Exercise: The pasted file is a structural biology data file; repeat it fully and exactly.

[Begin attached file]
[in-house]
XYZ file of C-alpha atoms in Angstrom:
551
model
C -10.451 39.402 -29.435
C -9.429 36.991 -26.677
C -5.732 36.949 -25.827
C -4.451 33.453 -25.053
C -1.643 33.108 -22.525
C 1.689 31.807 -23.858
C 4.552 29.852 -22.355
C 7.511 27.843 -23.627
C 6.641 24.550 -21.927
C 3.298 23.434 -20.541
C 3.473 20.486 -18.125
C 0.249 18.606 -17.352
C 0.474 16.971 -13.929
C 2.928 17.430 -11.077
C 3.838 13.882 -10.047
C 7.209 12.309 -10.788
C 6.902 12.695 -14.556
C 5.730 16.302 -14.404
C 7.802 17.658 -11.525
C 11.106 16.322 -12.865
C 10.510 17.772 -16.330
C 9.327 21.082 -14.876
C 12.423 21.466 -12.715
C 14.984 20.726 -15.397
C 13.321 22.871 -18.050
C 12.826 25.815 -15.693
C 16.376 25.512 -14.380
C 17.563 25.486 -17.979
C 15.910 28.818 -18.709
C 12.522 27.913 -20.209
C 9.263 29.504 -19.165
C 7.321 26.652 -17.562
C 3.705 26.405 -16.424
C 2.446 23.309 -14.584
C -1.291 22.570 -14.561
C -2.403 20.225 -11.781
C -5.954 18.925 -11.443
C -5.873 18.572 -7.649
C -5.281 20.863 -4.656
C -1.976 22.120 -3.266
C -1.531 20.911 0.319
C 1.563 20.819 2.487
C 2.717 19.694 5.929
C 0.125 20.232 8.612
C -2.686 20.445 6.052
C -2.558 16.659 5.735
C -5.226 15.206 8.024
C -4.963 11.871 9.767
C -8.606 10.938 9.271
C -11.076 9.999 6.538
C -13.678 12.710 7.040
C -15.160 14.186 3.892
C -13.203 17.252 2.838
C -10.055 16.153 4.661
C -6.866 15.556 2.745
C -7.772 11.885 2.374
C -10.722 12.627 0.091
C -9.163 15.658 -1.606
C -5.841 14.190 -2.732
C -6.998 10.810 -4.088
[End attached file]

[in-house]
XYZ file of C-alpha atoms in Angstrom:
551
model
C -10.451 39.402 -29.435
C -9.429 36.991 -26.677
C -5.732 36.949 -25.827
C -4.451 33.453 -25.053
C -1.643 33.108 -22.525
C 1.689 31.807 -23.858
C 4.552 29.852 -22.355
C 7.511 27.843 -23.627
C 6.641 24.550 -21.927
C 3.298 23.434 -20.541
C 3.473 20.486 -18.125
C 0.249 18.606 -17.352
C 0.474 16.971 -13.929
C 2.928 17.430 -11.077
C 3.838 13.882 -10.047
C 7.209 12.309 -10.788
C 6.902 12.695 -14.556
C 5.730 16.302 -14.404
C 7.802 17.658 -11.525
C 11.106 16.322 -12.865
C 10.510 17.772 -16.330
C 9.327 21.082 -14.876
C 12.423 21.466 -12.715
C 14.984 20.726 -15.397
C 13.321 22.871 -18.050
C 12.826 25.815 -15.693
C 16.376 25.512 -14.380
C 17.563 25.486 -17.979
C 15.910 28.818 -18.709
C 12.522 27.913 -20.209
C 9.263 29.504 -19.165
C 7.321 26.652 -17.562
C 3.705 26.405 -16.424
C 2.446 23.309 -14.584
C -1.291 22.570 -14.561
C -2.403 20.225 -11.781
C -5.954 18.925 -11.443
C -5.873 18.572 -7.649
C -5.281 20.863 -4.656
C -1.976 22.120 -3.266
C -1.531 20.911 0.319
C 1.563 20.819 2.487
C 2.717 19.694 5.929
C 0.125 20.232 8.612
C -2.686 20.445 6.052
C -2.558 16.659 5.735
C -5.226 15.206 8.024
C -4.963 11.871 9.767
C -8.606 10.938 9.271
C -11.076 9.999 6.538
C -13.678 12.710 7.040
C -15.160 14.186 3.892
C -13.203 17.252 2.838
C -10.055 16.153 4.661
C -6.866 15.556 2.745
C -7.772 11.885 2.374
C -10.722 12.627 0.091
C -9.163 15.658 -1.606
C -5.841 14.190 -2.732
C -6.998 10.810 -4.088